Treatment for corneal dystrophies depends upon the type of dystrophy and how severe the symptoms are. If you do not have any symptoms, your Eye M.D. may monitor your eyes closely to see if the disorder is progressing. In other cases, eye drops, ointments or laser treatment may be appropriate.
In many cases, people with corneal dystrophy will experience repeat corneal erosion. This condition may be treated with antibiotics, lubricating eye drops, ointments, or special soft contact lenses that protect the cornea. If erosion continues, additional treatment options may include the use of laser therapy or a technique for scraping the cornea.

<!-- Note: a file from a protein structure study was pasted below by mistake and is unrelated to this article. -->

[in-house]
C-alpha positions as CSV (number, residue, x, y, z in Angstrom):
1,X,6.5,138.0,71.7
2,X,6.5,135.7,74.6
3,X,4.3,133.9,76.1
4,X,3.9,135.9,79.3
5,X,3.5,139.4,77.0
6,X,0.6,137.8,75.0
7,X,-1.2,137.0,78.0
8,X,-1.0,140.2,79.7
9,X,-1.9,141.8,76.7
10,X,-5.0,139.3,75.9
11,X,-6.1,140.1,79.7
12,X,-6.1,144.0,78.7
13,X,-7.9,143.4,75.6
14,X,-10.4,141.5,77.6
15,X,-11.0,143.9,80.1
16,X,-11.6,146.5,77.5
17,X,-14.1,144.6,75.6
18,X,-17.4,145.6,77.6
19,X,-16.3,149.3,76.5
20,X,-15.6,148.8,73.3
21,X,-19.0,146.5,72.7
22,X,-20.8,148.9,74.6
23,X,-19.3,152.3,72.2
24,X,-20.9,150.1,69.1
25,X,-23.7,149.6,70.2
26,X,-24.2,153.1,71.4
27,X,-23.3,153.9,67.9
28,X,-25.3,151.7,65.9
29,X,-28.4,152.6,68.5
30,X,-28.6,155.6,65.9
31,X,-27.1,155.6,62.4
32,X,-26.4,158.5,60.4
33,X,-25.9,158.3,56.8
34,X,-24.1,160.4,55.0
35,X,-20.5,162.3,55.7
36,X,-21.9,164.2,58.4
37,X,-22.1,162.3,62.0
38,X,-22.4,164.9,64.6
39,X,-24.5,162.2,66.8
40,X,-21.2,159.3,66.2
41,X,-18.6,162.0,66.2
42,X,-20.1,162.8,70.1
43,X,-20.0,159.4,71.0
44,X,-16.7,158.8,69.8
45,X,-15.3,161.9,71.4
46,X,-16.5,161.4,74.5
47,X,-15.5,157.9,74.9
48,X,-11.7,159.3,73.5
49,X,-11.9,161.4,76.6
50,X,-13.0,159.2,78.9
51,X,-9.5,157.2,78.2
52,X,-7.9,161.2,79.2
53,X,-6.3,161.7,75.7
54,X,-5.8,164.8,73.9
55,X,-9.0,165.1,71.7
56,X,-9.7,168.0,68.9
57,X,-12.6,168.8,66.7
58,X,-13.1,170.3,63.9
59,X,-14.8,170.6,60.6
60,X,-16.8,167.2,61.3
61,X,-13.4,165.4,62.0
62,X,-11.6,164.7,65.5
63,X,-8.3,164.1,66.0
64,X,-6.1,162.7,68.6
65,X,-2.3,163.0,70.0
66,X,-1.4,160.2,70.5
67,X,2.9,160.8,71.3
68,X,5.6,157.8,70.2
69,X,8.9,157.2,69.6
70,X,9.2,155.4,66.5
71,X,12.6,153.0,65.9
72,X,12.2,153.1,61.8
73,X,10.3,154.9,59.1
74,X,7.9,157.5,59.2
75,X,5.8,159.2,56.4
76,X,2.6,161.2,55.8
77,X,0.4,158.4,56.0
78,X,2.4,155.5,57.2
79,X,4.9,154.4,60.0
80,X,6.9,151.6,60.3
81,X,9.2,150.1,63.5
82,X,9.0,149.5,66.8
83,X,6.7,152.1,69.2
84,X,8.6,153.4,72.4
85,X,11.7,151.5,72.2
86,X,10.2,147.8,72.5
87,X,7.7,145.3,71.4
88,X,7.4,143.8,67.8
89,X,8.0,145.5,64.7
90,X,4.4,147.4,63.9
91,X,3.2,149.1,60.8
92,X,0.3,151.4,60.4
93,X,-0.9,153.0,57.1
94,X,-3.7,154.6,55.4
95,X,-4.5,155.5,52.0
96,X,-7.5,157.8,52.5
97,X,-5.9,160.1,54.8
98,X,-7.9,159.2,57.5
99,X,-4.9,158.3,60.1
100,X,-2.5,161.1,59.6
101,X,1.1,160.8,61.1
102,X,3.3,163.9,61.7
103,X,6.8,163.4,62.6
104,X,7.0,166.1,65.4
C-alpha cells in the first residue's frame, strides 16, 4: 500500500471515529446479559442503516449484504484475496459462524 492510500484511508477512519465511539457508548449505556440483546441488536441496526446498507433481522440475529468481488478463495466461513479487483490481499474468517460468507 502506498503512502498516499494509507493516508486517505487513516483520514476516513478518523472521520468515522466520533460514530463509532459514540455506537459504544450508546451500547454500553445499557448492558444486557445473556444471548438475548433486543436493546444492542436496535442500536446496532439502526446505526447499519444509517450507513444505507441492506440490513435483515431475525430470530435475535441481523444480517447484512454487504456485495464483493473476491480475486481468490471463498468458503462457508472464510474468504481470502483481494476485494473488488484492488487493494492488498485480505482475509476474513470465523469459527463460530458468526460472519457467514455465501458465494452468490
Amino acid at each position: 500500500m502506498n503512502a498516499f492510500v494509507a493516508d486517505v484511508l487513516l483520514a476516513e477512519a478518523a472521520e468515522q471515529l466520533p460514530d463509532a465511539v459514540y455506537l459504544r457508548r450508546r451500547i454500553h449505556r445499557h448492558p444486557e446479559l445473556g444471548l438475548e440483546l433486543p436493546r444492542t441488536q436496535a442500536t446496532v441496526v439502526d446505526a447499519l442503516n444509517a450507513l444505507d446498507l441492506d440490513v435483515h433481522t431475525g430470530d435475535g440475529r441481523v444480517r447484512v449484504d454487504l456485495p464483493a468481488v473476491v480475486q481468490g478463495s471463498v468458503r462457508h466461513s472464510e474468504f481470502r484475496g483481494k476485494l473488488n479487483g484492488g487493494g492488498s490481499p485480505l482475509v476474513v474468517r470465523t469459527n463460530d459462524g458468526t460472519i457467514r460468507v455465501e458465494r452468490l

In more severe cases, a cornea transplant (called keratoplasty) may be necessary. The damaged or unhealthy cornea tissue is removed and clear donor cornea tissue is put in its place. For endothelial dystrophies, such as Fuchs’ dystrophy, partial cornea transplant (or endothelial keratoplasty) is used.
Cornea transplants have proven to be very successful in patients with poor vision, or whose corneas have been significantly damaged because of corneal dystrophies.